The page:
All-American is a series that looks at beloved, longstanding North Texas eateries and examines their history while exploring how the food has changed — for the good or bad — over the years.
In November 2013, Louie’s lost its frontman.
The East Dallas bar was about 26 years old at the time, a handful of years past a spark in business from Guy Fieri’s Diners, Drive-Ins and Dives. But the mark of the Fieri isn’t why Louie’s was and still is a must-stop spot. The reason you stop at Louie’s is imbued into the name.
“For 27 years, he sat out in front,” Chris Canelakes says of his brother Louie Canelakes. “He made friends with Dallas. When this guy passed away, it was like a head of state passing. He filled a church, not a dry eye in this house. Everybody in there was truly his friend.”
Canelakes talks about his brother in a way that will make a lump form in your throat. Louie was a friend, a storyteller, and an expert in all things Jeopardy. He stayed up late one night, shooting the shit with a local man named Don Merritt. Merritt had the idea to load up one of their burgers with bacon, jalapeños and their sheer, thin onions. Louie and Chris loved it, and it lives on the menu today: the Don ($13). To Chris, and surely to many patrons of Dallas’ almost 30-year-old dive bar, Louie is, and was, the heart of the bar.
This May, Louie’s will celebrate their 30th anniversary of being a dive-bar-meets-pizza-joint on Henderson Avenue. Are they doing anything special?
“Uh, staying open?” Chris Canelakes says with a chuckle.
In the late ’80s, the place was jam-packed with Times-Herald and Morning News writers on deadlines. Cigarette smoke and shatter-thin pizzas circled tables. Later, folks would pile in after Rangers or Stars games.
I’m there on a weeknight, waiting for the Don to arrive. It’s a Tuesday evening, and the place is packed. A couple of folks wander in after me and sit to wait at a table. A gentleman next to me is nursing a martini, and onion and pepper-topped pizzas are flying out of the kitchen.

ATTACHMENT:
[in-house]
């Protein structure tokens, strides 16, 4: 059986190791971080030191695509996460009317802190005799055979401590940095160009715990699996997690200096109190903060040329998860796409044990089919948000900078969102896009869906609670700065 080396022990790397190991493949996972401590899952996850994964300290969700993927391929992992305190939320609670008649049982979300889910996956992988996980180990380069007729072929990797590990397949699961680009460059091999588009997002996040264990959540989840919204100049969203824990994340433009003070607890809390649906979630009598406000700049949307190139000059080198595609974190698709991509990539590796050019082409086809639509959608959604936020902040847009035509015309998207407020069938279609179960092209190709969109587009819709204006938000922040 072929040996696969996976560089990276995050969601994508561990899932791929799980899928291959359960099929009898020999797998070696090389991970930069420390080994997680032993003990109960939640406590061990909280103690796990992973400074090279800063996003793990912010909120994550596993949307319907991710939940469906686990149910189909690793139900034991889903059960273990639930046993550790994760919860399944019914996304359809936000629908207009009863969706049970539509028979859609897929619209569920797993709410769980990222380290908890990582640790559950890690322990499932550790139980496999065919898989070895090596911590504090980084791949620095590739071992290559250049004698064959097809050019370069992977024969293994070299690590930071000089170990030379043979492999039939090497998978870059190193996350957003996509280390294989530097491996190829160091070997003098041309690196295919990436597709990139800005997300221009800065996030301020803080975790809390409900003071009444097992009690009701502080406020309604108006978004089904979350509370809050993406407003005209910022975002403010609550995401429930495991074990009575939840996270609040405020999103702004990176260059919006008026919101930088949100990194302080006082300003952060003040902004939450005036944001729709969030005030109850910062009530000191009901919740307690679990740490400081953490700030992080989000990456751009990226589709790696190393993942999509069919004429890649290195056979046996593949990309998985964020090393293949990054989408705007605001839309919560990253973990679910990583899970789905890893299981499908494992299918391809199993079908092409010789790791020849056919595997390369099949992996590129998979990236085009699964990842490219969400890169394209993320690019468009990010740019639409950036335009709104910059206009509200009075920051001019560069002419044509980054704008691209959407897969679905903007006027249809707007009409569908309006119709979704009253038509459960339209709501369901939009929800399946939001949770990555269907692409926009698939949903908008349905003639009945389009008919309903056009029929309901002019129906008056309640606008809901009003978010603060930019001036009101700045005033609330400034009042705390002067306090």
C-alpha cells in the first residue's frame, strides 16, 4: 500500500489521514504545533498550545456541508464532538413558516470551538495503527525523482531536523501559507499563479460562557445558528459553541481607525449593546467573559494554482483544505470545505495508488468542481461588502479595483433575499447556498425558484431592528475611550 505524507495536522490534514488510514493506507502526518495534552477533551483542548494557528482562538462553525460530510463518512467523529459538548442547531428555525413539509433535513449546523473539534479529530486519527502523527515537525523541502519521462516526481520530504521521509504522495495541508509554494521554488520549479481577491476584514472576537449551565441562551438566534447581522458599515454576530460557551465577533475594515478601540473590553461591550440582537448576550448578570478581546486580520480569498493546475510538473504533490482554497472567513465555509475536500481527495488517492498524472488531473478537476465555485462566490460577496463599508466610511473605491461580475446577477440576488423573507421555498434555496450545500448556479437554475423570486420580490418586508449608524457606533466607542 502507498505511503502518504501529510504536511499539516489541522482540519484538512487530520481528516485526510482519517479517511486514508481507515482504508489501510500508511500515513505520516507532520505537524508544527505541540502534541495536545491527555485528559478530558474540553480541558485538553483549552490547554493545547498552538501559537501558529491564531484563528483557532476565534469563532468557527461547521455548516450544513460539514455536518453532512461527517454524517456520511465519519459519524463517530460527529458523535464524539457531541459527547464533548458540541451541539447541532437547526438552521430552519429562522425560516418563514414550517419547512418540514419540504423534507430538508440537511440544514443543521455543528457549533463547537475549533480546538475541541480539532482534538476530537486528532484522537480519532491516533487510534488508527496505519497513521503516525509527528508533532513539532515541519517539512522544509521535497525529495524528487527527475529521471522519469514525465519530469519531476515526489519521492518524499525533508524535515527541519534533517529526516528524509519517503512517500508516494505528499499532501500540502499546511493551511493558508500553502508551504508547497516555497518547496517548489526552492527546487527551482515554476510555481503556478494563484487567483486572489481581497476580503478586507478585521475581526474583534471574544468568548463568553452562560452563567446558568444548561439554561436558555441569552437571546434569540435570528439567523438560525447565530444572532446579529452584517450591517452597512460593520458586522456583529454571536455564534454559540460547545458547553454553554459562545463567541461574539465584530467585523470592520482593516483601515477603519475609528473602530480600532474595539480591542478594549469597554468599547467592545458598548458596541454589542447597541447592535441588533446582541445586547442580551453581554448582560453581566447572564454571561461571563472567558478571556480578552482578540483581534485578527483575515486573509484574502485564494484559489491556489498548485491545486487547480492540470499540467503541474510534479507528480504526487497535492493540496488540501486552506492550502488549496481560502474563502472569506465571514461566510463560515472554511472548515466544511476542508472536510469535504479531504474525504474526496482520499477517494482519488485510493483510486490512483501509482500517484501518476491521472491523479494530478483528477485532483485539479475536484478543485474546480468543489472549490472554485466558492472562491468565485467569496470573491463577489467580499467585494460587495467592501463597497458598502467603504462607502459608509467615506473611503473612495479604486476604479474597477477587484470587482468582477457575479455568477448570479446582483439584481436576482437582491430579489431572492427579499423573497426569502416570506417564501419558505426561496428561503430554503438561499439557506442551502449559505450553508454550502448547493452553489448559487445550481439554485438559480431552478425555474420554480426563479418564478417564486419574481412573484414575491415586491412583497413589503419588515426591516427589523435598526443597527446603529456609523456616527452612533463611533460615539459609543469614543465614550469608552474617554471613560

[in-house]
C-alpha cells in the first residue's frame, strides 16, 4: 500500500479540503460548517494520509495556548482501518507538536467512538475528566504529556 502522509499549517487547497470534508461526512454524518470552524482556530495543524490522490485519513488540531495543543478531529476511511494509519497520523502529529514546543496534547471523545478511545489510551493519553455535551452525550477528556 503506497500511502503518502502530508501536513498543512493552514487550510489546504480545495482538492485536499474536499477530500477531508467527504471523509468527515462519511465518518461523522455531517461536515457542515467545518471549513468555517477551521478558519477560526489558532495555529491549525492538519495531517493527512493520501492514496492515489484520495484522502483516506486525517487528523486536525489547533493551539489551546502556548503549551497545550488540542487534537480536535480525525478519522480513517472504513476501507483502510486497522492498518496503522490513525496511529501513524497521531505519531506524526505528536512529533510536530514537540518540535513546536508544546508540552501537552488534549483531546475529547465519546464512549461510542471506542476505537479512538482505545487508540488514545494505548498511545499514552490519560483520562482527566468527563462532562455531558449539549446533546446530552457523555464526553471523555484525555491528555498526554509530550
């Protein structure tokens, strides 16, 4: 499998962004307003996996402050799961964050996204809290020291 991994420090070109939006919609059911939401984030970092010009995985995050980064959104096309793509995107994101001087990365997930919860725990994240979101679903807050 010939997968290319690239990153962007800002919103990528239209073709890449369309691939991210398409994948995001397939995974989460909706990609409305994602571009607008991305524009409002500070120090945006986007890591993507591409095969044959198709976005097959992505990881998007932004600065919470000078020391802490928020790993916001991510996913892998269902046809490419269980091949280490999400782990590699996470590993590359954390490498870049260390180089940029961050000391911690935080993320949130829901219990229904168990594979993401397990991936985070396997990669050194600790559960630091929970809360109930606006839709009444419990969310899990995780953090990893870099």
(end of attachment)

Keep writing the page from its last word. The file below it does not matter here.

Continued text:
“When we first opened up, it was a straight bar,” Canelakes says. “We served food but ... it was a novel idea.”
In 1996, Canelakes added “the left side of the menu” to meet the challenges his little bar was facing — like decreased parking — head-on. Blissfully ignoring food trends, Louie’s still offers beauties like a grilled pork chop, shrimp scampi or a corned beef sandwich. Steaks come with a baked potato, rice or broccoli.
Canelakes is sporting a gray Louie’s T-shirt as he drops the Don, bookended by toasted rye like a patty melt, at my table. Guy Fieri described it as “mondo juicy,” which is not wrong. Neither is the crispy bacon and mellowed-out jalapeños, which always work when saddled against the grilled 81 percent Angus beef, 19 percent beef-fat patty.
Fieri also touted Canelakes’ pizza-making skills, which are the main attraction at Louie’s. Ignore your Neapolitan margherita instincts and order Louie’s pizza with onion, green pepper, Italian sausage and plenty of red pepper. The crust is Christmas-card thin, and it shatters when you fold it in half. It’s great drunk food.
“I’ve been making pizza since 1977 ... I believe it was Aug. 16, [when] Elvis died,” Canelakes says.
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There’s enough heart in Louie’s that it spills out into the sidewalk. On my recent visit, a look around reveals that people are bursting with joy at every table. When stepping foot in Louie’s, leave your bullshit cynicism at the door.
“You would have loved my brother,” Canelakes says. “That’s why I gotta keep it going as long as I can. As a tribute to him.”
In other words: Guy Fieri may have cased the joint, but that’s not why, on a weeknight with a star-studded lineup of restaurants down the street, Louie’s is still packed.
Louie’s, 1839 N. Henderson Ave.